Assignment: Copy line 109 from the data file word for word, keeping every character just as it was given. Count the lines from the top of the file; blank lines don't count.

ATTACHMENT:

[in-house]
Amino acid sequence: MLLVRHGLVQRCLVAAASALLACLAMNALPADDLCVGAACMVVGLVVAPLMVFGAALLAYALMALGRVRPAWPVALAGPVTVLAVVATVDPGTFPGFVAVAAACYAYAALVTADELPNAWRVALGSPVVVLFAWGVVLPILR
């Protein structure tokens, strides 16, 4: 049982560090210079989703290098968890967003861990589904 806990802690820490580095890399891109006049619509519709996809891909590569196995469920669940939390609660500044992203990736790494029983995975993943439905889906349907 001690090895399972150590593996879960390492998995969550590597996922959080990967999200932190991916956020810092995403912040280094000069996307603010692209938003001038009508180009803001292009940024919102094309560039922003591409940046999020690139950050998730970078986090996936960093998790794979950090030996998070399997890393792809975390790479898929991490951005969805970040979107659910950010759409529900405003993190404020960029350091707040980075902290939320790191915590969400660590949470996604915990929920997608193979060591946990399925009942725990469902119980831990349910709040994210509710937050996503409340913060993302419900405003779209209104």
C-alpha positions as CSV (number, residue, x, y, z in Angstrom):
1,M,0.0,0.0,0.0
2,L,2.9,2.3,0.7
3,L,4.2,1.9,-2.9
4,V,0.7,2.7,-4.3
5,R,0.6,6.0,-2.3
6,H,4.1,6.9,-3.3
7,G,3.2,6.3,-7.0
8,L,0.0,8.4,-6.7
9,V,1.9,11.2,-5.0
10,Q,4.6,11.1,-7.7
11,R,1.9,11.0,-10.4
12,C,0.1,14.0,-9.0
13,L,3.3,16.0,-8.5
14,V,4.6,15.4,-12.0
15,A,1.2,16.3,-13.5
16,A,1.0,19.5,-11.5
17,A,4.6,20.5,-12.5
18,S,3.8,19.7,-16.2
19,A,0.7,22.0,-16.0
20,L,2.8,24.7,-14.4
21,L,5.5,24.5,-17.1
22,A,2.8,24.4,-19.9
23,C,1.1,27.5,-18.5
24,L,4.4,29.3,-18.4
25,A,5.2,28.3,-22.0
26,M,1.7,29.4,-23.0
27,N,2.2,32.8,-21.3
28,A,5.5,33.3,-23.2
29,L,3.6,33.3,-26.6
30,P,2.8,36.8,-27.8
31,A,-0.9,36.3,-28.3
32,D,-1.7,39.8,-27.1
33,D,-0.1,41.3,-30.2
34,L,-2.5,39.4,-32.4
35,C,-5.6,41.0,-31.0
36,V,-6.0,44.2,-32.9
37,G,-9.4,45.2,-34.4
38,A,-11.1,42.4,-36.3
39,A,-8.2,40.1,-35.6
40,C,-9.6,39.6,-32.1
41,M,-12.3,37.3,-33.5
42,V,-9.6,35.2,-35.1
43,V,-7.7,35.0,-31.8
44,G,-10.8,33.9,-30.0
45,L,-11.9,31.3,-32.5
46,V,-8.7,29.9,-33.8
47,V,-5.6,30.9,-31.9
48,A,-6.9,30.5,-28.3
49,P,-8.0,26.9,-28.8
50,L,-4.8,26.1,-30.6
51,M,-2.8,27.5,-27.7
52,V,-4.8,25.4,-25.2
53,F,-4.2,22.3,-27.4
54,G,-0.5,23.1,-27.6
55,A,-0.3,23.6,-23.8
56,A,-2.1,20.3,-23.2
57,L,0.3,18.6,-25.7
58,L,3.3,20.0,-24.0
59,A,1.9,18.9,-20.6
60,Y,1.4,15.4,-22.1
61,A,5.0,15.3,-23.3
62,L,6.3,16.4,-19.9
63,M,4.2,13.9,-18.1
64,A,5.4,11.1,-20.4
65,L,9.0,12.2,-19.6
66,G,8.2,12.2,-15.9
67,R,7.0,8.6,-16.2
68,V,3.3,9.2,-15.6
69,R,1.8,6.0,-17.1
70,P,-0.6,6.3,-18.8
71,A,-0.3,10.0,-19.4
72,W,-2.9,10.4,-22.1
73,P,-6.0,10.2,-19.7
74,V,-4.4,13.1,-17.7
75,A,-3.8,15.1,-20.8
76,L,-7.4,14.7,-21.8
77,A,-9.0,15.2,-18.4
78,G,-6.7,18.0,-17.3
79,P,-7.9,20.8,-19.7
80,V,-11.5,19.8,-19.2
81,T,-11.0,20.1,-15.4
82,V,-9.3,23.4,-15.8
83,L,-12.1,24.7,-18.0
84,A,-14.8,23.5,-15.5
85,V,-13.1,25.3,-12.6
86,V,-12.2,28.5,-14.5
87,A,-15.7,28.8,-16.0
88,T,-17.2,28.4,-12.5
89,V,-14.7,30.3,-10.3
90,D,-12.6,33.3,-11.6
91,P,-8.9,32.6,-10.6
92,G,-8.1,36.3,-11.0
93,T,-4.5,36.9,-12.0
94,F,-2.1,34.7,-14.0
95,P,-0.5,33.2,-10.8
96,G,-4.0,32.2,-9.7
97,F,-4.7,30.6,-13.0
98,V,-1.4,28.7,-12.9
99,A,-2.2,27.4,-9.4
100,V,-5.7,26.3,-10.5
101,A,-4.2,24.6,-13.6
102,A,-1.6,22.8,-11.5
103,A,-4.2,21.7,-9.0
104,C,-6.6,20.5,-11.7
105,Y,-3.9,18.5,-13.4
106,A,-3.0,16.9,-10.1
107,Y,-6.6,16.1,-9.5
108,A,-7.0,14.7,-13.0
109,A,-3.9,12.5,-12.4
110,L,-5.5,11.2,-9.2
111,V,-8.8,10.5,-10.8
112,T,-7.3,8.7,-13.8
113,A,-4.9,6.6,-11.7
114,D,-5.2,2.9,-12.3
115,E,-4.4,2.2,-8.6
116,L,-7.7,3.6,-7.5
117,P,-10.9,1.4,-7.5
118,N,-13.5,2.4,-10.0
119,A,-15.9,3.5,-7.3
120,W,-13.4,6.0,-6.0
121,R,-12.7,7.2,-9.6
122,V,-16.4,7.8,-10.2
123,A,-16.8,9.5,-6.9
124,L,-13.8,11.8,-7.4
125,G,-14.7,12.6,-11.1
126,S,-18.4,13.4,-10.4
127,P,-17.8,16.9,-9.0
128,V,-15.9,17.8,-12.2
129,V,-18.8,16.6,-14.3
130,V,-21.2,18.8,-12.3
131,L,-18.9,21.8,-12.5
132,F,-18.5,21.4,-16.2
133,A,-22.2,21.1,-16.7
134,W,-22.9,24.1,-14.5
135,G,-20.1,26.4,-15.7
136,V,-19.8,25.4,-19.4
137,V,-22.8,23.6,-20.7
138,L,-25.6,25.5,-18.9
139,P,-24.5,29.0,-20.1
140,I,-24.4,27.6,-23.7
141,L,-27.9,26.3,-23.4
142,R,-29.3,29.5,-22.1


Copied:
105,Y,-3.9,18.5,-13.4